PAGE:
Self-grooming is an important part of a cat’s life. Adult cats spend most of their waking hours self-grooming. While they may look absolutely adorable doing that, it leads to a common and very cringe-worthy problem known as ‘hairballs’ or ‘trichobezoar’. If you are a cat parent, then here are some great hairball remedies you need to know about.

What are hairballs?

When cats lick themselves, they ingest a lot of their own fur. If the fur doesn’t pass through the cat’s digestive tract, it remains undigested. The undigested hair forms a wad of hair in their stomach which is generally elongated and cylindrical in shape as it passes through cats’ esophagus (pet food pipe). Food and bile are often mixed in the hairball but the hairballs often don’t have the same odor as the feces.

Do all cats suffer from hairball problem?

Although developing hairballs is common in cats, it is more common in long-haired breeds, like – Persian cats and the cats that shed a lot.

Hairballs generally don’t form in kittens but are very common in adult cats.

Symptoms of hairballs in cats

Ingesting a few loose furs will cause no problem to your cat since they can be easily passed into feces or coughed up but when those hairs aggregate to form a big wad, it causes severe discomfort to cats. Their discomfort is evident from the following symptoms:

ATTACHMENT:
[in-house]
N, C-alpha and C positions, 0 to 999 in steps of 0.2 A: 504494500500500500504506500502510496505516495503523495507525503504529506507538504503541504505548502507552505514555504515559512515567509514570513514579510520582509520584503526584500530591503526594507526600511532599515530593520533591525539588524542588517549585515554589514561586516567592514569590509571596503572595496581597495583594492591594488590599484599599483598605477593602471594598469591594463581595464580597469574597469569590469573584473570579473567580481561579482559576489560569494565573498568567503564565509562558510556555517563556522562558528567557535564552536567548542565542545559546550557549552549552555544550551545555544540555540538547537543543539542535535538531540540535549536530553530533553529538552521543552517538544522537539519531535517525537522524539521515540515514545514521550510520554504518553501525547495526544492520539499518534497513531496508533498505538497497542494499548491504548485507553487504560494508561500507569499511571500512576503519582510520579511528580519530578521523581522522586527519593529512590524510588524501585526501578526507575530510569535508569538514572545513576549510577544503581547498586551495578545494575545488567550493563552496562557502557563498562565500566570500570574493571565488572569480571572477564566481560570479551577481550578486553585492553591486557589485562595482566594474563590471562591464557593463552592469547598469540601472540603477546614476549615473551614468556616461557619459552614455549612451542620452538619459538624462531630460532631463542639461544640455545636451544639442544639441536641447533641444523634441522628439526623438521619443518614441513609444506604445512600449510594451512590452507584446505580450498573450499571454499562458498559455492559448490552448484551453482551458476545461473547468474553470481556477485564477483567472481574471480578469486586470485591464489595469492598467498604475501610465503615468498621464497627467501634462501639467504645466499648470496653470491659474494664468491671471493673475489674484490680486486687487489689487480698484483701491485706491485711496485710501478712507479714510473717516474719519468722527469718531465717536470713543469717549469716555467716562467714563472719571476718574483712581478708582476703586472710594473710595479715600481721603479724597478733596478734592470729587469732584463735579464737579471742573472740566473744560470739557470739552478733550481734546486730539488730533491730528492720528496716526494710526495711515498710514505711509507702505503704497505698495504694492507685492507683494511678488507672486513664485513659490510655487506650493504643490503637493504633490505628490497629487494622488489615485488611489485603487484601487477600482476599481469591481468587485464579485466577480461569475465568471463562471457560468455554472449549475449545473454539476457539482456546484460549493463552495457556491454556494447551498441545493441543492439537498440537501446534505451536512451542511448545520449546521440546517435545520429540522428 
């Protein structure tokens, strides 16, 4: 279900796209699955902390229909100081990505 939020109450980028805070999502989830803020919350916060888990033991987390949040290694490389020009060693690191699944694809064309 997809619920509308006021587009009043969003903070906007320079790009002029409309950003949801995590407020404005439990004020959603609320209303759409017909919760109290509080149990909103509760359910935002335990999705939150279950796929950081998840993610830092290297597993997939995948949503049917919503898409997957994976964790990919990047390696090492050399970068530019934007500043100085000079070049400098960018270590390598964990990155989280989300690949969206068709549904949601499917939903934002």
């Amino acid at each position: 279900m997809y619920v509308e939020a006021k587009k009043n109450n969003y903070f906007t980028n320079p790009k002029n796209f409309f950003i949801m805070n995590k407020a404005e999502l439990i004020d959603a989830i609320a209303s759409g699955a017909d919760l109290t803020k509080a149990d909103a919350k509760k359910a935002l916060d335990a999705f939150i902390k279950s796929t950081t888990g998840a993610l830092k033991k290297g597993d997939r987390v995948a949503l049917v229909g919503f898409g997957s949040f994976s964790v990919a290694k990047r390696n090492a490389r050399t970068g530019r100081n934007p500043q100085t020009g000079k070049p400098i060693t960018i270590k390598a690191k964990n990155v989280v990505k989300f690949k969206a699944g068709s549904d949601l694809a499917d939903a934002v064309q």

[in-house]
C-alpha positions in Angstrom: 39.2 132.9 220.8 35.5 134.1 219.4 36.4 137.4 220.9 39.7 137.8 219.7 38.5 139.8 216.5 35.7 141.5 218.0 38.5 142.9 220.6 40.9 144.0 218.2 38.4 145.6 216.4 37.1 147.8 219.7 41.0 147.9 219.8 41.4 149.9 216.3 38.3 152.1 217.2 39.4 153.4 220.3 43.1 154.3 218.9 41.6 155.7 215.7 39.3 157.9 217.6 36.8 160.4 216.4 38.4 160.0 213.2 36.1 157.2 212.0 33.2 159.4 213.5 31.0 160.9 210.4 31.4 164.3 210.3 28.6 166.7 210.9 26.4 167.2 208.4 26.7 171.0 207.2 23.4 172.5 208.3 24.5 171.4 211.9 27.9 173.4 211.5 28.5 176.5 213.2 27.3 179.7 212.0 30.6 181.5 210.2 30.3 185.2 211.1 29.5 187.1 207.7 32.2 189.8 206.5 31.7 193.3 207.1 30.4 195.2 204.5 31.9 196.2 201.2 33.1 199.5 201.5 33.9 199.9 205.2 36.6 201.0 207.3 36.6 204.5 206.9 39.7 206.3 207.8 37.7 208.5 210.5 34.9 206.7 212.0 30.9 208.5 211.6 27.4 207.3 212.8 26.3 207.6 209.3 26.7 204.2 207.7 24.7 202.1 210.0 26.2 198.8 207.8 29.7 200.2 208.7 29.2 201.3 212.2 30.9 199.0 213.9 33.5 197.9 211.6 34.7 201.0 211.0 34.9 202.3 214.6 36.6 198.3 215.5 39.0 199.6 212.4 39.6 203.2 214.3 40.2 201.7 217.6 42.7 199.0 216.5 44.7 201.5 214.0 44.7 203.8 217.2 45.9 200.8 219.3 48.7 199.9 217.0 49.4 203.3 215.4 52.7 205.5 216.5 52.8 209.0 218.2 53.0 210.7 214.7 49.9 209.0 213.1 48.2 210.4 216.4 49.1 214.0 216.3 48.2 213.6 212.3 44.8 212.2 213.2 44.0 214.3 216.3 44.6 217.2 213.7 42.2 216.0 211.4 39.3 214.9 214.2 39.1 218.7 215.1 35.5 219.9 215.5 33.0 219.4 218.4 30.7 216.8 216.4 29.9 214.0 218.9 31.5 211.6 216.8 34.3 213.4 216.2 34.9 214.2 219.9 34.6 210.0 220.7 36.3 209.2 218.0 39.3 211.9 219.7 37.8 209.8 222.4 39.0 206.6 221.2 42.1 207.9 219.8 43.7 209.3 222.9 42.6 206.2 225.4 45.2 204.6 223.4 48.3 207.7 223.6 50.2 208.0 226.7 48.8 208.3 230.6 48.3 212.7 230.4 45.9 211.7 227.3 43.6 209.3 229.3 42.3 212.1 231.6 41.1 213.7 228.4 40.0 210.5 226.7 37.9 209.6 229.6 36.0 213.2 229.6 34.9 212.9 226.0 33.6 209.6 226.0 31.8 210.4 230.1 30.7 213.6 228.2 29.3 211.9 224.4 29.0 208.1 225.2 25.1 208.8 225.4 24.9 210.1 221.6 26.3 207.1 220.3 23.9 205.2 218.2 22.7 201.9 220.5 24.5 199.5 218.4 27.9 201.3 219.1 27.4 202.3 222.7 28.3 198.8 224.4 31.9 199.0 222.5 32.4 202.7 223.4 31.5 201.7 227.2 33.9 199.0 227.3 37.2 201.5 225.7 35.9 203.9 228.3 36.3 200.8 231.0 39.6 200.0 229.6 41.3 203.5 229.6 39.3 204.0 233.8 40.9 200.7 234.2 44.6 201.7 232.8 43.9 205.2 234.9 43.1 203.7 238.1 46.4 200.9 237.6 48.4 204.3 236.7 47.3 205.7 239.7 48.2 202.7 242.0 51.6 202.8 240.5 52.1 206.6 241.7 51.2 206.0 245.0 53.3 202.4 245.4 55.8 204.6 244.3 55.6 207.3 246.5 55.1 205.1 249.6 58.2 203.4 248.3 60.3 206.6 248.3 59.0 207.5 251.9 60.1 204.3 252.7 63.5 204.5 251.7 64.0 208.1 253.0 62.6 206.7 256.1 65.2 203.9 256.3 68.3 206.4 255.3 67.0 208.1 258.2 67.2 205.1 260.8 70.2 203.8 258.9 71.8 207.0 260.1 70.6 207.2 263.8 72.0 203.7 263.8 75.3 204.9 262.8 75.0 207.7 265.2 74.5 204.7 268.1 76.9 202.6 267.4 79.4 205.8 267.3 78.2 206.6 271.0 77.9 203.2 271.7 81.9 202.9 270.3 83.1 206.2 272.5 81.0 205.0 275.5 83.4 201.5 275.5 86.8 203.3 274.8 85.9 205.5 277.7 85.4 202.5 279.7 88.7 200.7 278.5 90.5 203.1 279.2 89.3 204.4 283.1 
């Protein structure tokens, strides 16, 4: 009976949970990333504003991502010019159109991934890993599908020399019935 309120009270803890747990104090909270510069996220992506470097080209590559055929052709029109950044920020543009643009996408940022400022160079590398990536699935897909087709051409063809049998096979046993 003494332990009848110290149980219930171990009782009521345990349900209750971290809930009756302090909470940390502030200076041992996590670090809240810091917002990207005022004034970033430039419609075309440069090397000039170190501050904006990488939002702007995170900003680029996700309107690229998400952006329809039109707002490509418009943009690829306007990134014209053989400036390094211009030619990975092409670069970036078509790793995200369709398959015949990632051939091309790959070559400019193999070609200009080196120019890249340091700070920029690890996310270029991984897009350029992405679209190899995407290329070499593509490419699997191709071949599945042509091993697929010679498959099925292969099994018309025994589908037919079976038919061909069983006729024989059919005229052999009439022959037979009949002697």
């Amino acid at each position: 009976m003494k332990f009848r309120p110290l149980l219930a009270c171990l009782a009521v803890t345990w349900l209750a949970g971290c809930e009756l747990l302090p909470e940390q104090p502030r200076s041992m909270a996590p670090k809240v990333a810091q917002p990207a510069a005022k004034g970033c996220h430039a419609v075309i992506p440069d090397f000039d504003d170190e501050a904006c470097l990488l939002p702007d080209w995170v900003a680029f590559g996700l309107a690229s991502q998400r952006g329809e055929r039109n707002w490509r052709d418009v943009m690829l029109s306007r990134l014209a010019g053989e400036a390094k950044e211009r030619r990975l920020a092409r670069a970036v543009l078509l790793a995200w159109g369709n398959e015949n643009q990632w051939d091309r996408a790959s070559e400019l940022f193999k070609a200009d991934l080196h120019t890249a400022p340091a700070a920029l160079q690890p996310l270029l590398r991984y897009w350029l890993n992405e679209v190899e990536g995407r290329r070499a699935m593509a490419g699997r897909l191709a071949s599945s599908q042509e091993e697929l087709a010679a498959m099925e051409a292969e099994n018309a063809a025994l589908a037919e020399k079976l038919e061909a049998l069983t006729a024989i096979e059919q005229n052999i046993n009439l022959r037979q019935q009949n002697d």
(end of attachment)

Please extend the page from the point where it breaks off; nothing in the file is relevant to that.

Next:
Lethargy—Cats love to sleep throughout the day. However, simple laziness should not be confused with lethargy. A lethargic cat not just looks uninterested but sickly too.

Loss of appetite and weight—Refusing to eat once or twice is not a serious problem, but if your kitty refuses to eat several meals in a row then there’s definitely something wrong.

Continuous gagging, retching and hacking—If your cat is continuously hacking, retching and gagging without producing hairballs then he/she should be immediately brought to the vet. Ignoring this can be a costly mistake.

Frequent diarrhea or constipation— If a hairball is stuck inside your cat’s body, then his/her body will try to eliminate the cause of distress through fecal excretion. But, if the hairball becomes too big to be excreted naturally, it will only result in bouts of constipation and diarrhea.

Swollen belly—As the size of the hairball continues to grow, you will notice a lump around your cat’s throat or stomach.

If you notice any of these symptoms in your cat, contact your vet as soon as possible. Sometimes when the hairball does not come out on its own, it needs to be surgically removed.

Hazardous potential of hairballs:

If the wad of matted hair grows too large to pass through the narrow sphincters (flap located in the esophagus) leading either from the esophagus to the stomach or from the stomach to the intestinal tract then it needs to be surgically removed. If the surgery is not performed on time then it can pose a deadly threat.

Remedies and prevention:

Normally, a hairball is not a serious threat but if they grow too big in size, they can be deadly. It is therefore not just important to treat them on time but prevents them too.

  • Hairball diets